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QASoft Application Examples

Infrared Study of Breath and Breathing


Introduction


Trace gases in the breath can be measured by their infrared absorption spectra. Water and carbon dioxide are the main molecular species added to air in the lungs. This is a bit of a problem, because the spectra of these two molecules interfere with the measurement of the trace gases that are indicators of illness.


In the present study, Infrared Analysis, Inc. has addressed the following problems:

 

(1) Removing the absorption features of water and CO2 from the infrared spectra of breath samples and air samples.


(2) Pushing the minimum detection limits of the trace gases down to the parts-per-billion level.

breath001.jpg

(3) Measuring gases that the lungs add to the air.


(4) Measuring gases that the lungs remove from the air.


This is not a study that attempts to link breath components to illness. It is only a study of breath analysis technique.


Experimental


Figure 1. is a picture of the apparatus used. A multiple pass absorption cell was used at a total optical path of 28 meters. This cell is mounted in the sample compartment of the FT-IR spectrometer. On the table in front of the spectrometer are gas handling components: (1) a tube to introduce 10 percent nitrogen into the air and breath samples, (2) a tube to humidify nitrogen for preparation of water subtraction spectra, and (3) gas syringes for introduction of CO2 into nitrogen. The breath sample bag is hanging down in front ot the table. The vacuum pump is on the floor in front of the nitrogen tank.




The operating procedure of this study was as follows.


1. The spectrometer was set for one wavenumber operation with 256 scans per spectrum.


2. The 28 meter cell was filled with nitrogen.


3. A background spectrum was recorded through the nitrogen. Vacuum was not used for the background because the vacuum may shift small interference fringes in the spectrum and then they may not cancel out against the interference fringes of the air and breath spectra.


4. The cell was evacuated, and nitrogen from the tank was then passed through the wetting tube and into the cell. To prevent condensation of water on the mirror surfaces and windows, a small portion of dry nitrogen (10% of the cell volume) was carried into the cell in front of the wet nitrogen.


5. The spectrum of the wetted nitrogen was recorded.


6. The cell was pumped out again and nitrogen was used to carry CO2 gas into the cell to about six percent by volume.


7. The spectrum of the CO2 in nitrogen was recorded.


8. These three spectra—dry nitrogen, wetted nitrogen, and CO2 in nitrogen—were set aside for future use. Presumably, they could be used in the processing of breath samples from many individuals.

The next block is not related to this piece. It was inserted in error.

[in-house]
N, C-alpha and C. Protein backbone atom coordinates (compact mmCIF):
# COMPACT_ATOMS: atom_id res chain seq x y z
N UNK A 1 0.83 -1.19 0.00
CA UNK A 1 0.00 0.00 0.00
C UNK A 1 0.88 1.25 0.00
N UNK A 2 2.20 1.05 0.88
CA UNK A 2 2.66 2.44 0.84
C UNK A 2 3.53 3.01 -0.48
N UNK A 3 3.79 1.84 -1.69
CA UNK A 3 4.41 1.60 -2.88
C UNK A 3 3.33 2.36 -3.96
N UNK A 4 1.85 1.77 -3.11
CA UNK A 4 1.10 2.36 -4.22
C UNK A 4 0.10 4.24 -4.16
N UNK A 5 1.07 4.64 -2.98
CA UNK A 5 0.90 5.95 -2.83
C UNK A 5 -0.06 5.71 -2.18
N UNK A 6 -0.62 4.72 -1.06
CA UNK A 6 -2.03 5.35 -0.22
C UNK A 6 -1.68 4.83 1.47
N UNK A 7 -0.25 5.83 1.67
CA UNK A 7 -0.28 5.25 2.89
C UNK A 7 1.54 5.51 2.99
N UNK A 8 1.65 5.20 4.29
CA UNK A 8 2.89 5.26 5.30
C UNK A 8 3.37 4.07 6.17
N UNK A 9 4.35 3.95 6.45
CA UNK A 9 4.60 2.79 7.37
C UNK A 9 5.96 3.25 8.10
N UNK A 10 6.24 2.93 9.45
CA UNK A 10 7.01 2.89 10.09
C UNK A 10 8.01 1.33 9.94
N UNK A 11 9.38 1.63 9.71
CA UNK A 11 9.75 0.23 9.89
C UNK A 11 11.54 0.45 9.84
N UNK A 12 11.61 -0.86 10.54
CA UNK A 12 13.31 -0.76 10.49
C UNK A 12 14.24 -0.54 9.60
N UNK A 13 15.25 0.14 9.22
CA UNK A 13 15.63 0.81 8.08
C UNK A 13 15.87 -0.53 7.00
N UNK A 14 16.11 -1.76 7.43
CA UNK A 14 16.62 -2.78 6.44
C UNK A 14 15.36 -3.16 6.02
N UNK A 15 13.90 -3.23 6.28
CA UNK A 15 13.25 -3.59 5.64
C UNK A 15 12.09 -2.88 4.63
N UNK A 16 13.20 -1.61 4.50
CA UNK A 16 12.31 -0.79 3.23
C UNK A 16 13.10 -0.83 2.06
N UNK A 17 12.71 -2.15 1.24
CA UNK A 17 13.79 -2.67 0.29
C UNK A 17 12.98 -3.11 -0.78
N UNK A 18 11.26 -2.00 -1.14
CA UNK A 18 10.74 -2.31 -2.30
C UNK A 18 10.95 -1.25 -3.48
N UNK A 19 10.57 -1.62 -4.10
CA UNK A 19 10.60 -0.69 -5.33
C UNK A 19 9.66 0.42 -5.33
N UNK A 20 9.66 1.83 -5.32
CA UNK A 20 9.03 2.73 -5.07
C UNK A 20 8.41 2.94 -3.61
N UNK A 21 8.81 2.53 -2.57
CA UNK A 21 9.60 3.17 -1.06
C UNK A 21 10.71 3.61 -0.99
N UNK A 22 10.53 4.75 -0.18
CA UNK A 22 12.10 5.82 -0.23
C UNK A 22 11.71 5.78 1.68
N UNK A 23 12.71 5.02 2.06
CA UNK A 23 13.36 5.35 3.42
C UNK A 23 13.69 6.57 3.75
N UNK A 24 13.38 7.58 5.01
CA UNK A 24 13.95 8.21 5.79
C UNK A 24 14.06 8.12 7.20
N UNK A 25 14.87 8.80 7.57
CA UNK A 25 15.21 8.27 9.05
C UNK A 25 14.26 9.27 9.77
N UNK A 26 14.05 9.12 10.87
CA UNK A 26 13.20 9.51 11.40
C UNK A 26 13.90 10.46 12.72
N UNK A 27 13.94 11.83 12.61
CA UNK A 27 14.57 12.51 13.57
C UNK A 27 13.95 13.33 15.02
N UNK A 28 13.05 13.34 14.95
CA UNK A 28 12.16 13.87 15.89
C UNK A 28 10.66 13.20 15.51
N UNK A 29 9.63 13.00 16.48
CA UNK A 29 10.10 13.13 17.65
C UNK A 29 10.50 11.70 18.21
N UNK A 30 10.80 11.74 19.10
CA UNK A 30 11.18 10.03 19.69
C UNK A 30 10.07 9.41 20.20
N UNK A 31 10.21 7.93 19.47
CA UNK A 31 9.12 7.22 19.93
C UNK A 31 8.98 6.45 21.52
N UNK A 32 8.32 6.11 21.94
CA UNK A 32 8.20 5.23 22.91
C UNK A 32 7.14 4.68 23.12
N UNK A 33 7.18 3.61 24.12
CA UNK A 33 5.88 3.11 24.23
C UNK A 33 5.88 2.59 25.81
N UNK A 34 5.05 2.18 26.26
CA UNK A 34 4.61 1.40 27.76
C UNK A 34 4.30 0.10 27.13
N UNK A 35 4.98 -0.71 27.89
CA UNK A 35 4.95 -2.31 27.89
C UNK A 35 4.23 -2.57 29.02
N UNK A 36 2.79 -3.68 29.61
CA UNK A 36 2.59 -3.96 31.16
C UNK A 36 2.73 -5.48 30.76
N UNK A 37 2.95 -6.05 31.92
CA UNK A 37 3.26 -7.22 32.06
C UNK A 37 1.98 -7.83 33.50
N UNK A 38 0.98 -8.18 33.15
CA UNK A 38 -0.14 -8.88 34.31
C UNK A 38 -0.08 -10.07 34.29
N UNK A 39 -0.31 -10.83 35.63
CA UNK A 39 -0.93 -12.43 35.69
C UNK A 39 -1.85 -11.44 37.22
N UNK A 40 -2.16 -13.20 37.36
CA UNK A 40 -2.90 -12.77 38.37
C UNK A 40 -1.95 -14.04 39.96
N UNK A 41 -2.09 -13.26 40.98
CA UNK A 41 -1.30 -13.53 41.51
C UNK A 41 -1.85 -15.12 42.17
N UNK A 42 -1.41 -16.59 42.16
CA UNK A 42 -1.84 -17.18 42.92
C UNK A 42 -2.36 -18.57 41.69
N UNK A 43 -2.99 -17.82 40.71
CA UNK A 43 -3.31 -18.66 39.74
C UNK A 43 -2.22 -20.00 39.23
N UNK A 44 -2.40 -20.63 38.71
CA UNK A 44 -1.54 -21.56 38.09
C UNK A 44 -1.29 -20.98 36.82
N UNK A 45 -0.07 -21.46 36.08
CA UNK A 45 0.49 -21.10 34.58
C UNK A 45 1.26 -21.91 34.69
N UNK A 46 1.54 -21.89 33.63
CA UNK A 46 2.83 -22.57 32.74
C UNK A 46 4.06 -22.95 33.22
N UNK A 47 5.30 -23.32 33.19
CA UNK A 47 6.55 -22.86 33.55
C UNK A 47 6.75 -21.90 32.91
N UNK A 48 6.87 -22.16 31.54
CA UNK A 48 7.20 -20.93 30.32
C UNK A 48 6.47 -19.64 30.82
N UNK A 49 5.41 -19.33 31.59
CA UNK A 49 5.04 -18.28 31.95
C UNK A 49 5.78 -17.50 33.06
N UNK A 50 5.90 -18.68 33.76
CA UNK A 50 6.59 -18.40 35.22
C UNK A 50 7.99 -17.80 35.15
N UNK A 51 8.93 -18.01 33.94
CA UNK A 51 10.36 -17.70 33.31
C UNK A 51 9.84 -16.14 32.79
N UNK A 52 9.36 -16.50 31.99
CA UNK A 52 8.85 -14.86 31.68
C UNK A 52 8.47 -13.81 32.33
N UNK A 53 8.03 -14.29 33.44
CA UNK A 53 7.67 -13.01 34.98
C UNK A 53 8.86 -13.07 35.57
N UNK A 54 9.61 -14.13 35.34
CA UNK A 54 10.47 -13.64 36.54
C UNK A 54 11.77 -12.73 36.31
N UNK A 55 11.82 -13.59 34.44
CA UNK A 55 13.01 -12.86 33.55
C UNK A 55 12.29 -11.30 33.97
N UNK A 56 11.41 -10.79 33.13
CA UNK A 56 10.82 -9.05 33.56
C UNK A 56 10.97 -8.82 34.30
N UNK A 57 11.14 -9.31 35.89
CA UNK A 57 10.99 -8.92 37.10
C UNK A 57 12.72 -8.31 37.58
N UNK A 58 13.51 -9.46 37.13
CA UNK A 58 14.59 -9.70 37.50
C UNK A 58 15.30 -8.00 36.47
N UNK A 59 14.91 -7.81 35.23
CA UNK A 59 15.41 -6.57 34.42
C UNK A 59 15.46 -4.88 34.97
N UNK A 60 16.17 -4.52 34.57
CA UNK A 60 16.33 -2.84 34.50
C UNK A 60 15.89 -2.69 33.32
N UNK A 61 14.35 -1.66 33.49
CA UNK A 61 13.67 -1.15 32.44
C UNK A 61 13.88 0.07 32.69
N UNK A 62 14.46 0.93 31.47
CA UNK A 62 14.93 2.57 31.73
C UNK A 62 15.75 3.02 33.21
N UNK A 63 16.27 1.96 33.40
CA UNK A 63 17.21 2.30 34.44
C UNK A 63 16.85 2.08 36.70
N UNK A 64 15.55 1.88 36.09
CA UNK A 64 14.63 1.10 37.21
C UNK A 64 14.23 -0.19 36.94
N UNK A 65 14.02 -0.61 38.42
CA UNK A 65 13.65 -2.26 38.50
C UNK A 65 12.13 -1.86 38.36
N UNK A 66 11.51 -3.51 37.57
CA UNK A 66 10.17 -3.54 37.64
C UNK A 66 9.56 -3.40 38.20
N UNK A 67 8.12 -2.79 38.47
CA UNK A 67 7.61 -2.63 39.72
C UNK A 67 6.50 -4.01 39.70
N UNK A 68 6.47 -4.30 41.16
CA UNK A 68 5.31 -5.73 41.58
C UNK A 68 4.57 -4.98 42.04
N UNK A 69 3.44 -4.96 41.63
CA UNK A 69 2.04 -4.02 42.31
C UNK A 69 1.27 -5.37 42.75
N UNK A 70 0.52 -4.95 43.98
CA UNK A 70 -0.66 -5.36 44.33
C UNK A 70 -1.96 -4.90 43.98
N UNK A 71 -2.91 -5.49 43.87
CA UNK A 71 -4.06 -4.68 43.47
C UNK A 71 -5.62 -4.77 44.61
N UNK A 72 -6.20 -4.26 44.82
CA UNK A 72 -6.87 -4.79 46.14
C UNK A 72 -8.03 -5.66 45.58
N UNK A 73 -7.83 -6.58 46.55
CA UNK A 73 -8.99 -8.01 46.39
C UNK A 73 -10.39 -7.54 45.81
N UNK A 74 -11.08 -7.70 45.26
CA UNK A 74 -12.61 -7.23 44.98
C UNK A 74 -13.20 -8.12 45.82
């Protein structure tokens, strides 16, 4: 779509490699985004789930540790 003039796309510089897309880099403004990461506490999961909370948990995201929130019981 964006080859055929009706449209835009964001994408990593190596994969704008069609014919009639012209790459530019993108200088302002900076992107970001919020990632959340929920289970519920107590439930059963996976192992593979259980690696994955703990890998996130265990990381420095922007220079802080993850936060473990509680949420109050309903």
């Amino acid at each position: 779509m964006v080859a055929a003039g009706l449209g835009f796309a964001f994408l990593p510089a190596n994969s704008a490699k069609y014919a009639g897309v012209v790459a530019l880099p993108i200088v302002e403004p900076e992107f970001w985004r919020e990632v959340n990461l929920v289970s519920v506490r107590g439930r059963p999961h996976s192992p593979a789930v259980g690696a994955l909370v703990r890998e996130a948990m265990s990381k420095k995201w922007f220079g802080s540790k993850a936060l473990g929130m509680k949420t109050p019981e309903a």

9. Room air was placed in the cell and its spectrum was recorded.


10. The sample bag was filled with breath, and this sample was placed in the cell, carrying the 10% portion of dry nitrogen ahead of it. The breath spectrum was recorded.


11. The spectra were processed to provide an absorbance spectrum of the breath with the room air spectrum as background and also to provide absorbance spectra of the water and CO2 samples with the dry nitrogen spectrum as background. The QASoft spectrum processing program includes a feature that removes the lines of CO impurity that may be in the nitrogen.


12. The concentrations of trace gases were measured by the method of QASoft.



Here are some questions and answers pertaining to the measurements.

 

Q.       How do you get the noise level in the spectrum low enough to see parts-per-billion concentrations of trace gases in the breath?

 

A.       (1) Have the subject fill a good-sized bag with breath so that a fair-sized long path cell with good throughput may be used.

 

(2) Use the best possible infrared detector, such as narrow-band mercury-cadmium-telluride. See discussions in the book PROCEDURES IN INFRARED ANALYSIS OF GASES, available in the website: InfraredAnalysisInc.com.

 

(3) Use as many interferometer scans as is practical for all spectra–background, room air, breath, CO2 reference and H2O reference.

 

Q.        How do you ensure a clean subtraction of the water and CO2 lines?

 

A.       Make the water and CO2 subtraction spectra under exactly the same instrumental conditions as exist during the recording of the breath spectra. See discussions in the book PROCEDURES IN INFRARED ANALYSIS OF GASES available in the website: InfraredAnalysisInc.com.

  

Q.      What method of quantitative analysis do you use?